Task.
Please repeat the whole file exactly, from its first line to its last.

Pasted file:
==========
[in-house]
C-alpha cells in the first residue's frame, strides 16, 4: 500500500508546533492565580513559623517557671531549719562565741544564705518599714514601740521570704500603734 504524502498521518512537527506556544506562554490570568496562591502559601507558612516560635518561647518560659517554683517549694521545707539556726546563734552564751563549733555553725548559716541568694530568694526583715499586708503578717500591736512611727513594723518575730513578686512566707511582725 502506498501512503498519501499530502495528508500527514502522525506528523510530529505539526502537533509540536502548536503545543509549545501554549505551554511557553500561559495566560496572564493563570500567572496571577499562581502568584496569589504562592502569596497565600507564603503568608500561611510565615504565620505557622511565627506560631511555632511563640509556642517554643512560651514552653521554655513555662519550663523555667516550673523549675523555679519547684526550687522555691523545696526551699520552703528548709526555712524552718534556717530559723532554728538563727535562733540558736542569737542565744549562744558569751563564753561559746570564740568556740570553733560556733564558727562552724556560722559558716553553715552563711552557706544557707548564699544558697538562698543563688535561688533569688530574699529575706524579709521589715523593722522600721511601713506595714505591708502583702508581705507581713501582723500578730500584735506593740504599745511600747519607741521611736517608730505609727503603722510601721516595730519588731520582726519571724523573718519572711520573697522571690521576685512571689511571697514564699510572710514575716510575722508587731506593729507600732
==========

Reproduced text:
[in-house]
C-alpha cells in the first residue's frame, strides 16, 4: 500500500508546533492565580513559623517557671531549719562565741544564705518599714514601740521570704500603734 504524502498521518512537527506556544506562554490570568496562591502559601507558612516560635518561647518560659517554683517549694521545707539556726546563734552564751563549733555553725548559716541568694530568694526583715499586708503578717500591736512611727513594723518575730513578686512566707511582725 502506498501512503498519501499530502495528508500527514502522525506528523510530529505539526502537533509540536502548536503545543509549545501554549505551554511557553500561559495566560496572564493563570500567572496571577499562581502568584496569589504562592502569596497565600507564603503568608500561611510565615504565620505557622511565627506560631511555632511563640509556642517554643512560651514552653521554655513555662519550663523555667516550673523549675523555679519547684526550687522555691523545696526551699520552703528548709526555712524552718534556717530559723532554728538563727535562733540558736542569737542565744549562744558569751563564753561559746570564740568556740570553733560556733564558727562552724556560722559558716553553715552563711552557706544557707548564699544558697538562698543563688535561688533569688530574699529575706524579709521589715523593722522600721511601713506595714505591708502583702508581705507581713501582723500578730500584735506593740504599745511600747519607741521611736517608730505609727503603722510601721516595730519588731520582726519571724523573718519572711520573697522571690521576685512571689511571697514564699510572710514575716510575722508587731506593729507600732